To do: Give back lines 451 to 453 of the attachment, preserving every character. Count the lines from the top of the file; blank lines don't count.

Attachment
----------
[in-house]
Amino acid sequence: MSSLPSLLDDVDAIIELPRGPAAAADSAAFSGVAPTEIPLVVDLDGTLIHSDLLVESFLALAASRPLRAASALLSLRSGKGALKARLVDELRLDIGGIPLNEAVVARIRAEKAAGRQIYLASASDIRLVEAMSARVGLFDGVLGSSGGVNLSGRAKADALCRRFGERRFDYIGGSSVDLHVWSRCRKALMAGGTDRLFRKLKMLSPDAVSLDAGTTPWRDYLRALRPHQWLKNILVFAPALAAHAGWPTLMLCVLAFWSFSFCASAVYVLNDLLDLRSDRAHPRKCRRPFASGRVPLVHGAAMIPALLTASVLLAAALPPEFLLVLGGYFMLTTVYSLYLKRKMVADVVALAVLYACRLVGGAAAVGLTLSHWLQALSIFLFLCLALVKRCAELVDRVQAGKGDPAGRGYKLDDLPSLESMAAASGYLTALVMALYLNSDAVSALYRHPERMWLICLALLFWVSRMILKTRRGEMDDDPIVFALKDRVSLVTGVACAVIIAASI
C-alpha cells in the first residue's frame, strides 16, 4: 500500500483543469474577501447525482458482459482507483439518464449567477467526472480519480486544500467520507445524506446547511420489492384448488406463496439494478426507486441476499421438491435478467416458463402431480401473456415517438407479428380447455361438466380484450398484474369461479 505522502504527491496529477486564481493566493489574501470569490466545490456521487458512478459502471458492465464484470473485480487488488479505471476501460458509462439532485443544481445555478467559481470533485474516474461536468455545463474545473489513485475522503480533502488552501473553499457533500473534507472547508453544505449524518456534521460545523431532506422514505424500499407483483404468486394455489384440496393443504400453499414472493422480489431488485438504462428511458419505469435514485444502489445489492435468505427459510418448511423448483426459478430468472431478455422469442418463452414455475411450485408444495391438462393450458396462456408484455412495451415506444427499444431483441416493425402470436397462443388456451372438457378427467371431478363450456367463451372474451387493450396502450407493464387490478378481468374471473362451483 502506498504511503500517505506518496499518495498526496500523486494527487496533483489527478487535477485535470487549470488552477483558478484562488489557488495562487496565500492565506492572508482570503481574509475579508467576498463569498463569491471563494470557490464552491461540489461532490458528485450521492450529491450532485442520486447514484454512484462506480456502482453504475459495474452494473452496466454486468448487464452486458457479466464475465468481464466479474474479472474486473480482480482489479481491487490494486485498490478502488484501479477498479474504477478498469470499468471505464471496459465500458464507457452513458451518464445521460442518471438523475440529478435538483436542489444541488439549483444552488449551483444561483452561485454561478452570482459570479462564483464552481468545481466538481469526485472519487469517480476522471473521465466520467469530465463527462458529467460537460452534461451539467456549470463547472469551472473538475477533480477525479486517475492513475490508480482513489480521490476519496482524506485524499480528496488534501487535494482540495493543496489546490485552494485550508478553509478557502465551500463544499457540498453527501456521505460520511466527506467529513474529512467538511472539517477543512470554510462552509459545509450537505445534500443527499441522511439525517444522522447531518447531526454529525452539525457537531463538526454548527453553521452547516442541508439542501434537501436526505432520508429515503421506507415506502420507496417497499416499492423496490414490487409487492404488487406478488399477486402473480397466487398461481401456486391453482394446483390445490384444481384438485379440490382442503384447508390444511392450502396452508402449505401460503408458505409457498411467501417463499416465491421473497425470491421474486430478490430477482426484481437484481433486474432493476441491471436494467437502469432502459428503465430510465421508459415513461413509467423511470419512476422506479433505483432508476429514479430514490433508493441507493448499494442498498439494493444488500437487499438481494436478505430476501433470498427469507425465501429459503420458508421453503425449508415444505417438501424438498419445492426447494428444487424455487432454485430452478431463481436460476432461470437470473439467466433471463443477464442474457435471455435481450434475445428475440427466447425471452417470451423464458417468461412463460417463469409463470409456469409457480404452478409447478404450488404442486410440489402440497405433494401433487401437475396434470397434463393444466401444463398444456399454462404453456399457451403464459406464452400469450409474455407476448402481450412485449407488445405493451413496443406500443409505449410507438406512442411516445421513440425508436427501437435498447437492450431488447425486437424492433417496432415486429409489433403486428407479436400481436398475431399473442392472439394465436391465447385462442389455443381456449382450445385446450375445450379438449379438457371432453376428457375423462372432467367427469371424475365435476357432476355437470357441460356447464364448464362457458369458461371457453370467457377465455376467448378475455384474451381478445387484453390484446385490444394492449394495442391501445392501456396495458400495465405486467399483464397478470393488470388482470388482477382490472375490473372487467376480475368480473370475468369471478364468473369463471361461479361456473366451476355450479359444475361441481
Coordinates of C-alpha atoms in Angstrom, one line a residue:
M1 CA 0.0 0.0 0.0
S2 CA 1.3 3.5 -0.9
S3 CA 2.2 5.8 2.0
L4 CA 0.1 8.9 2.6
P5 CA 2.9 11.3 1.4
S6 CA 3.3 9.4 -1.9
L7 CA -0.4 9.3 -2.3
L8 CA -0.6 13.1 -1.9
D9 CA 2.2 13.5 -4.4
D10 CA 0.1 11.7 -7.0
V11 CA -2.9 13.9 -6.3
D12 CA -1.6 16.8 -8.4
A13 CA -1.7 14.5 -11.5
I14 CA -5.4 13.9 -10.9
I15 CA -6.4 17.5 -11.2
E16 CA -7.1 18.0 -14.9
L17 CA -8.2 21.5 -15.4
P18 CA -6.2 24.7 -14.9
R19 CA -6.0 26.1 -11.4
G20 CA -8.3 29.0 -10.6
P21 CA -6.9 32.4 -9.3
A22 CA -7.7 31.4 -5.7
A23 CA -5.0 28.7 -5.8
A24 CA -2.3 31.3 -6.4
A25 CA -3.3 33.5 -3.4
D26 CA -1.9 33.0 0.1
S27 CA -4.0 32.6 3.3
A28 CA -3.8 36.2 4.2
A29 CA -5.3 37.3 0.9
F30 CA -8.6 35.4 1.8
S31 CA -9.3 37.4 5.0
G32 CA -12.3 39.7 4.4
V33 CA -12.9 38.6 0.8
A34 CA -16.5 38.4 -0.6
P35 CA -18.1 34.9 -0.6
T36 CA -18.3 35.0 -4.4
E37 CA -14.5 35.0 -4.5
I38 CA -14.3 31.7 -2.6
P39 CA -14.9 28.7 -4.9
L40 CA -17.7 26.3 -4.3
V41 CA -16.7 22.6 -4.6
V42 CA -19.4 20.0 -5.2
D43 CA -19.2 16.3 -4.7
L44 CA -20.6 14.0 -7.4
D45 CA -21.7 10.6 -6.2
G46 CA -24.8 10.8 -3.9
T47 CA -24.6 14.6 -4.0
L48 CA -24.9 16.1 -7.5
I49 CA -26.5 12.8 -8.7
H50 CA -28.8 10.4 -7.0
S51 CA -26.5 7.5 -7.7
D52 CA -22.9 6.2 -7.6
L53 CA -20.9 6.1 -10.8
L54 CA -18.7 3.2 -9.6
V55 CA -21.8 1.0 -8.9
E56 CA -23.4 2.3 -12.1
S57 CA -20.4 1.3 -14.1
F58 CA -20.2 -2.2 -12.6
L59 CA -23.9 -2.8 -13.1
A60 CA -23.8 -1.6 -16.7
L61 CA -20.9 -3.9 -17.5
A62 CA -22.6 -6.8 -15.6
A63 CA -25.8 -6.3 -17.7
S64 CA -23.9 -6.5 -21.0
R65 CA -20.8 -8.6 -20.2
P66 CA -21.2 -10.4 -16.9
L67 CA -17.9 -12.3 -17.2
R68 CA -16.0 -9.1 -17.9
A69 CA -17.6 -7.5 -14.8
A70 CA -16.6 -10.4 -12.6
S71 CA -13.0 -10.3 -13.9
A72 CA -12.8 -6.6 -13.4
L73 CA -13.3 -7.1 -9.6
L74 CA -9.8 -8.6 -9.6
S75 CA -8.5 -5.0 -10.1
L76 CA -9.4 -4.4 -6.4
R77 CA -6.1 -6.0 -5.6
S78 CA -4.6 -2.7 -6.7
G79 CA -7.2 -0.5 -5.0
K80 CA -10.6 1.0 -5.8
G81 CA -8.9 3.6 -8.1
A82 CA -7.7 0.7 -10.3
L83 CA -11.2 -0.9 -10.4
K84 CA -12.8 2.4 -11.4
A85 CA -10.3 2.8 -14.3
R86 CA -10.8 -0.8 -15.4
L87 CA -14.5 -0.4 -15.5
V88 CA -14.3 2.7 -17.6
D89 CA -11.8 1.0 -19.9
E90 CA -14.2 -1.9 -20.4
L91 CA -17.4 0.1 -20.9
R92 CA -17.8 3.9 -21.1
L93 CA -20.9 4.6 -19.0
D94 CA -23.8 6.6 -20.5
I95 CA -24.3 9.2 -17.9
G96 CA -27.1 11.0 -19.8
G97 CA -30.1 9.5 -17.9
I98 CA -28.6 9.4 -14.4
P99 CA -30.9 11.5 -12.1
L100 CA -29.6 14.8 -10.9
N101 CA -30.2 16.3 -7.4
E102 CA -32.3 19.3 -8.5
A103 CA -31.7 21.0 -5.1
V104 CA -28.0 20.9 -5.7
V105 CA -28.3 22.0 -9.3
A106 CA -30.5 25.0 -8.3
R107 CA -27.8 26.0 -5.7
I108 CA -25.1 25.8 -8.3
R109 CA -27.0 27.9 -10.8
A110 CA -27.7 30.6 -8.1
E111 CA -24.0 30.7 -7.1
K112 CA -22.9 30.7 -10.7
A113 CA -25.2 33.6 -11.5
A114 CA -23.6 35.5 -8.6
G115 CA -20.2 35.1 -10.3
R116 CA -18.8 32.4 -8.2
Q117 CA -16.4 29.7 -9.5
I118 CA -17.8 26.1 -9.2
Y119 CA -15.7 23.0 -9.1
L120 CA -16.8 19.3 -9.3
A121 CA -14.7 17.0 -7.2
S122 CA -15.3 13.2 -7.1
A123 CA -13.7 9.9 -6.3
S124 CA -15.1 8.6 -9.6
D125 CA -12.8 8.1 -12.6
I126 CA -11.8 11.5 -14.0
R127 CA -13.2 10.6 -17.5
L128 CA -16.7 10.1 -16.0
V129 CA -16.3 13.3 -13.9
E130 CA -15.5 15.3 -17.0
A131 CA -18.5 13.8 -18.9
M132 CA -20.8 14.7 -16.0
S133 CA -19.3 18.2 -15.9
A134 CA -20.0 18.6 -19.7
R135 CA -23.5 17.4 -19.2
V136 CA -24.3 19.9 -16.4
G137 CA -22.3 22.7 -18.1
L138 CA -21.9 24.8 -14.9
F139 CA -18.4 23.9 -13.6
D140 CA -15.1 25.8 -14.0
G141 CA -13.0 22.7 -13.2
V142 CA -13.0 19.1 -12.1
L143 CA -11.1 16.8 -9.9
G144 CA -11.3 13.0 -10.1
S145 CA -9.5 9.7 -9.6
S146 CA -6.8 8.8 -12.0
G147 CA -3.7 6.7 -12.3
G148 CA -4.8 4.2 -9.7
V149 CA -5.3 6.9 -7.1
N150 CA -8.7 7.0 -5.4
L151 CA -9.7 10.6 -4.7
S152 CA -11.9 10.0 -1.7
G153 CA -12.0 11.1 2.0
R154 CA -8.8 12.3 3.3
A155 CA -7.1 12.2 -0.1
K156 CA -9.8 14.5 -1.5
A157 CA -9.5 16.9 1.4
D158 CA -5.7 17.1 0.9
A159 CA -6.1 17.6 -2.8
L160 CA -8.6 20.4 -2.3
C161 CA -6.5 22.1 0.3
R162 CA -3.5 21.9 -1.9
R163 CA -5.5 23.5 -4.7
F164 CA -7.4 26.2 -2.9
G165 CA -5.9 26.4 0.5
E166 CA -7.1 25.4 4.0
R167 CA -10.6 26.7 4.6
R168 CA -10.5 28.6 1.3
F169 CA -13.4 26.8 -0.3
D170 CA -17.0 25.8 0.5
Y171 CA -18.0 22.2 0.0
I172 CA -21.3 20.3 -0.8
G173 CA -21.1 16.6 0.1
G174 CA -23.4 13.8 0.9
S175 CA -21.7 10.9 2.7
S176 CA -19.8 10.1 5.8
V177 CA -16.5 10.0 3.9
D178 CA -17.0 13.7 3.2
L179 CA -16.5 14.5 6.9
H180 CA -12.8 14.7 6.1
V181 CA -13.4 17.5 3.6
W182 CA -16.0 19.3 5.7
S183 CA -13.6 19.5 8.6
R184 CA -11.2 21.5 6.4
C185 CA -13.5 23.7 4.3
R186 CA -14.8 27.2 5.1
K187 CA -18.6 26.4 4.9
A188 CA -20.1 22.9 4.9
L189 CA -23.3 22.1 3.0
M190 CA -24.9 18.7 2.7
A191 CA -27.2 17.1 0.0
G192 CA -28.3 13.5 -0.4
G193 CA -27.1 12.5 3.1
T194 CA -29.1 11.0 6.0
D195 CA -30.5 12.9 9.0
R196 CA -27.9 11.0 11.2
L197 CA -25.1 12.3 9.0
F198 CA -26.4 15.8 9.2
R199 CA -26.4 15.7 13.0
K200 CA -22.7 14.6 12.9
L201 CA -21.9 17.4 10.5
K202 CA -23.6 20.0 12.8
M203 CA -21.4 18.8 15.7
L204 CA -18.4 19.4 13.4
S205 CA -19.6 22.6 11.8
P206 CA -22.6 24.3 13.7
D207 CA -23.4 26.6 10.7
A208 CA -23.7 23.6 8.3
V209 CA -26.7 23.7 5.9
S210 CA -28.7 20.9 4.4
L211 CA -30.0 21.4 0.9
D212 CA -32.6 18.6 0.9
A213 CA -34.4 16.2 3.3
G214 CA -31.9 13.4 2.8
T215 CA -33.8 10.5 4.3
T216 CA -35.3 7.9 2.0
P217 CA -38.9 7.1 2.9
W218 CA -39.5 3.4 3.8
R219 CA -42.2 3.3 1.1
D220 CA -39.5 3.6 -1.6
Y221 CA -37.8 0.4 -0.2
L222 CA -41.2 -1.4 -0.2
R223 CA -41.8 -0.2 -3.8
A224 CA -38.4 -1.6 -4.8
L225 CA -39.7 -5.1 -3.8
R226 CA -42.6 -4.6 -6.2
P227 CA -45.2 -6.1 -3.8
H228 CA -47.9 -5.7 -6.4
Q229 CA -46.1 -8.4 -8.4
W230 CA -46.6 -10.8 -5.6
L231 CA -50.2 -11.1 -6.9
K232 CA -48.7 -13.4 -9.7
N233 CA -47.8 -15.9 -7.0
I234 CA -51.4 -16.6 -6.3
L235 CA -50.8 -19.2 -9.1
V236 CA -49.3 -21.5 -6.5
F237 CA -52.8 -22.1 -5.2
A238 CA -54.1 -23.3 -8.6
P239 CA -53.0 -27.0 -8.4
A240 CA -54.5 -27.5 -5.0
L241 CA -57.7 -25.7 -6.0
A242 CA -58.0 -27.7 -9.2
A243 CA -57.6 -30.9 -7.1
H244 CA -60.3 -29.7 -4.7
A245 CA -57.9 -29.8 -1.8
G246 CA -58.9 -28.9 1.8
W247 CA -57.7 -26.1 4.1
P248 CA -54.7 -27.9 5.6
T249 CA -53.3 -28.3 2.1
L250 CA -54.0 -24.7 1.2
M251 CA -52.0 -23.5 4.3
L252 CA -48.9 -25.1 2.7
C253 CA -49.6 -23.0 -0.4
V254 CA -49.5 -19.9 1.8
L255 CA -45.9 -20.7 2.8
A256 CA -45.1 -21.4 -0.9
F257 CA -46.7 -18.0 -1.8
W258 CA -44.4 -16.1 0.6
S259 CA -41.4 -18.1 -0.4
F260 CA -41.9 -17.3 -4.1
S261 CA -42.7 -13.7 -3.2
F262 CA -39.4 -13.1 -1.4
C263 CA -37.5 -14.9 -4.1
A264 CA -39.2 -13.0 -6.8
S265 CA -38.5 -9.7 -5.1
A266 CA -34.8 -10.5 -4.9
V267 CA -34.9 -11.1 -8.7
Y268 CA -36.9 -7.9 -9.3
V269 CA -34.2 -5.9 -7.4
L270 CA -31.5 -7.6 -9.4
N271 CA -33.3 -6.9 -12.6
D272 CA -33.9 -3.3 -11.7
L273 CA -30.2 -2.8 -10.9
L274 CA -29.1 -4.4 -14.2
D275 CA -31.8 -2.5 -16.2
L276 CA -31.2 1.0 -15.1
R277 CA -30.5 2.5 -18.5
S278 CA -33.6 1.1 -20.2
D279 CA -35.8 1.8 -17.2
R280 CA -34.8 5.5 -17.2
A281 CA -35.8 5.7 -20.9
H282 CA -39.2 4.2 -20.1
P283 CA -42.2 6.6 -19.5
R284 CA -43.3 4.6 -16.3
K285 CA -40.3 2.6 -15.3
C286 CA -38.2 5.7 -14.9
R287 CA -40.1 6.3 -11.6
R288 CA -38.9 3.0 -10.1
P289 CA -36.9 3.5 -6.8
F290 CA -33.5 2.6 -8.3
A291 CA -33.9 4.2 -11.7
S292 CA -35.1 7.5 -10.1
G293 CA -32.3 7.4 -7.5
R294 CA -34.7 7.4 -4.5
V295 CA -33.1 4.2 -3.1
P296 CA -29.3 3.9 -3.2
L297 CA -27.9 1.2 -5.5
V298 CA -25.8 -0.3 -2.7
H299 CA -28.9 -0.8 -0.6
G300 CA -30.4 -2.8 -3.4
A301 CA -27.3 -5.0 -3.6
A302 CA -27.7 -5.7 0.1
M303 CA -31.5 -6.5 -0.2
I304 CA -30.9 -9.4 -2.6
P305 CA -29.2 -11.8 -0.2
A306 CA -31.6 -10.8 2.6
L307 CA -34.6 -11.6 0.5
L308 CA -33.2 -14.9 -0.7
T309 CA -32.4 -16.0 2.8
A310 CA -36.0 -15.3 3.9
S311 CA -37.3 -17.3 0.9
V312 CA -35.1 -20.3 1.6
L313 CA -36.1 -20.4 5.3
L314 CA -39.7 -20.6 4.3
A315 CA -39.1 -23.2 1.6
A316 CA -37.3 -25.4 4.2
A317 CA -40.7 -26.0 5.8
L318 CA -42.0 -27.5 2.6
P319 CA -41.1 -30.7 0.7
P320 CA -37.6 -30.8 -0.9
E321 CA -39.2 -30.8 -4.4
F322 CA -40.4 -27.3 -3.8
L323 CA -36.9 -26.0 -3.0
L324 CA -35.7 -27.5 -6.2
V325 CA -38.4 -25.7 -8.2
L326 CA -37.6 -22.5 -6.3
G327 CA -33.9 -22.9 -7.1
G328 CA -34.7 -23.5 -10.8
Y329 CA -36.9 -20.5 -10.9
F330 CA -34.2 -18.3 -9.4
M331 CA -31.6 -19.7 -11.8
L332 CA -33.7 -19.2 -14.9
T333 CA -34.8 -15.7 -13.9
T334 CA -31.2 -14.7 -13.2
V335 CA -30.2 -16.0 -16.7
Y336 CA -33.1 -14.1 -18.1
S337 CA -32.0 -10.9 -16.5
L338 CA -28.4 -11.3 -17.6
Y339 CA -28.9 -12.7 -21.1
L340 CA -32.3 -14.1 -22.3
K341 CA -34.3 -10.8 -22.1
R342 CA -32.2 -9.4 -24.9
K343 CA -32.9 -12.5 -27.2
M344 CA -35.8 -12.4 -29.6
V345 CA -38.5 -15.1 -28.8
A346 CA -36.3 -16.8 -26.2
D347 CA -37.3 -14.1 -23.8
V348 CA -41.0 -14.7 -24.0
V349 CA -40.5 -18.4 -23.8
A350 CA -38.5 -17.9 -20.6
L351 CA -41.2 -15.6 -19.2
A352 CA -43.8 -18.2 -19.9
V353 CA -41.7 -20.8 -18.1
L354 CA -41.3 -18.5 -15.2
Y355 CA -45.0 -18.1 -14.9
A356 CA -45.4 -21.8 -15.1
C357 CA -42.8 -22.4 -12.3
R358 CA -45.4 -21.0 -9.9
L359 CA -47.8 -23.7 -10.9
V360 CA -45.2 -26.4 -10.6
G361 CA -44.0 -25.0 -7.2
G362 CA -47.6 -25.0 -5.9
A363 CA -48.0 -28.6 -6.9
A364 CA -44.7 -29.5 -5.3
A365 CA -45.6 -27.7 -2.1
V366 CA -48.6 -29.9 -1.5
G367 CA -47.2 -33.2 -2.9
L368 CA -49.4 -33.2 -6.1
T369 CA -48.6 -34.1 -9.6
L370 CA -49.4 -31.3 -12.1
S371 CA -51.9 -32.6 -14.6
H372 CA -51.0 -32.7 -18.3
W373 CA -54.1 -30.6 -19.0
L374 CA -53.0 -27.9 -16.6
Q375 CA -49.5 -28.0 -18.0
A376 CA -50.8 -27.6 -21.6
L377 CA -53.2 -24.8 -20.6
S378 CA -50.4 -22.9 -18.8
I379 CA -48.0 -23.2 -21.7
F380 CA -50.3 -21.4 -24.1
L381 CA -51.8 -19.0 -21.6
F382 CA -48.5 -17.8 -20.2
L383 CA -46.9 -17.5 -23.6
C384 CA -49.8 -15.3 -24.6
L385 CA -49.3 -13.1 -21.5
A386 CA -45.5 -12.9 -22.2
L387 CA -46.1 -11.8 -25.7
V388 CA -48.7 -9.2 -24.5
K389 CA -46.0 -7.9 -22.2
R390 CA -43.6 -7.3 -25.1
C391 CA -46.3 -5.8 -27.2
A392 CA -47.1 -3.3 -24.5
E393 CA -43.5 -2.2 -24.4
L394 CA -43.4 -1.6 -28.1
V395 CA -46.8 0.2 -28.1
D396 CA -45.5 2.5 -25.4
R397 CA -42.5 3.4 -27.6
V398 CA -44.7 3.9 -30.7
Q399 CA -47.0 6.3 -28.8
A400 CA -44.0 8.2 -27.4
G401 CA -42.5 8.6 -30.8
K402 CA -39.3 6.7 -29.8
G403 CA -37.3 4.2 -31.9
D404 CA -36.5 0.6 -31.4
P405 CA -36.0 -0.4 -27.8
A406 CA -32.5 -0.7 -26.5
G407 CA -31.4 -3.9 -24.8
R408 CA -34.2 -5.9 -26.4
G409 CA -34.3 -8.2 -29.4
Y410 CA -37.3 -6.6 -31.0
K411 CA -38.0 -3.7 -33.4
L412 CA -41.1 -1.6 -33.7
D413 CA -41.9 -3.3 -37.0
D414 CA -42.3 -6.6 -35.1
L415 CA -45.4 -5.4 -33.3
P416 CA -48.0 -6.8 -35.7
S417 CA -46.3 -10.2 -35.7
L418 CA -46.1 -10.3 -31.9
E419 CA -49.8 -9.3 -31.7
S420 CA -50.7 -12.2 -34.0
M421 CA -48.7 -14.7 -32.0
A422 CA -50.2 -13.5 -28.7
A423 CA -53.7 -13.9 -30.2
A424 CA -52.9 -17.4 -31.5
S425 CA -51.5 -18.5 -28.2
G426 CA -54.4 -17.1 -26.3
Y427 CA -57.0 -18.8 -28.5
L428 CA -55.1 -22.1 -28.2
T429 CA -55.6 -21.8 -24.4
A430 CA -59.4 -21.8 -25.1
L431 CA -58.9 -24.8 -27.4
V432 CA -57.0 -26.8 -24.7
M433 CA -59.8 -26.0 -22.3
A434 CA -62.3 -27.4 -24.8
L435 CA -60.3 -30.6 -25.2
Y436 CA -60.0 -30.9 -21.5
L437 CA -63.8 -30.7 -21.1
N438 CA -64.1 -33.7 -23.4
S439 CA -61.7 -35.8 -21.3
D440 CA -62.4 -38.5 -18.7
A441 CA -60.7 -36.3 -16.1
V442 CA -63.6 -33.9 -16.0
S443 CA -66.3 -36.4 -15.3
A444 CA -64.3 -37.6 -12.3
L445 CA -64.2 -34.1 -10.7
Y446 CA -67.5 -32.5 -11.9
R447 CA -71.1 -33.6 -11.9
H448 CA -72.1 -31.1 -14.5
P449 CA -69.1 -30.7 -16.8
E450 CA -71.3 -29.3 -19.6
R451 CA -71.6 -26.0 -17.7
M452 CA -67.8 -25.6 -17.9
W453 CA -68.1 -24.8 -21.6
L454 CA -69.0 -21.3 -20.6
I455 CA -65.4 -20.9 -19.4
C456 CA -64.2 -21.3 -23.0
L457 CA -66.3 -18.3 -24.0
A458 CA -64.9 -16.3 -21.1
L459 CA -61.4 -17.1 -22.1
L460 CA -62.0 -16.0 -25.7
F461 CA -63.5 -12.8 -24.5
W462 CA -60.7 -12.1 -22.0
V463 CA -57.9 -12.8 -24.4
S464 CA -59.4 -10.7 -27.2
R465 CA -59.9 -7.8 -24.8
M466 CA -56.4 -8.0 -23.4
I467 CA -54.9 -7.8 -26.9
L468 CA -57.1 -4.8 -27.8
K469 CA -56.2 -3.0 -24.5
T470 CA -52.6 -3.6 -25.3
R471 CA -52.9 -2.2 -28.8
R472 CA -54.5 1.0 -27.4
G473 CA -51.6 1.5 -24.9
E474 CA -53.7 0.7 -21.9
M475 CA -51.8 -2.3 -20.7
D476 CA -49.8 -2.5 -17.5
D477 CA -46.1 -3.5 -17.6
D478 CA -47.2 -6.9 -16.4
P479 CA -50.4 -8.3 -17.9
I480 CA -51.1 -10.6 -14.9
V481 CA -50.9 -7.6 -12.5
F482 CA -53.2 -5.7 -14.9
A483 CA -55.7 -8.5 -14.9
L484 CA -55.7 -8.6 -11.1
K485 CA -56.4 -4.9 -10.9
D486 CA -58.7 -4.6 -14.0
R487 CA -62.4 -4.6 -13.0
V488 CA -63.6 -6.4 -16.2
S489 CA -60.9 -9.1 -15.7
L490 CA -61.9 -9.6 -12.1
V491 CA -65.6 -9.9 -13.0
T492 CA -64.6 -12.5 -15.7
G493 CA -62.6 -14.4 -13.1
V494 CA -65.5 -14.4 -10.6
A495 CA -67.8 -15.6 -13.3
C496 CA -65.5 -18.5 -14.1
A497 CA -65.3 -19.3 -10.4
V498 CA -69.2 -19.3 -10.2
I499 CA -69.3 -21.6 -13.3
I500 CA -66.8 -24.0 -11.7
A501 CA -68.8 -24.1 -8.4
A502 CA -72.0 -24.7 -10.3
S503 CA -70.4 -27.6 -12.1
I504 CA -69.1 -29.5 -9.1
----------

R447 CA -71.1 -33.6 -11.9
H448 CA -72.1 -31.1 -14.5
P449 CA -69.1 -30.7 -16.8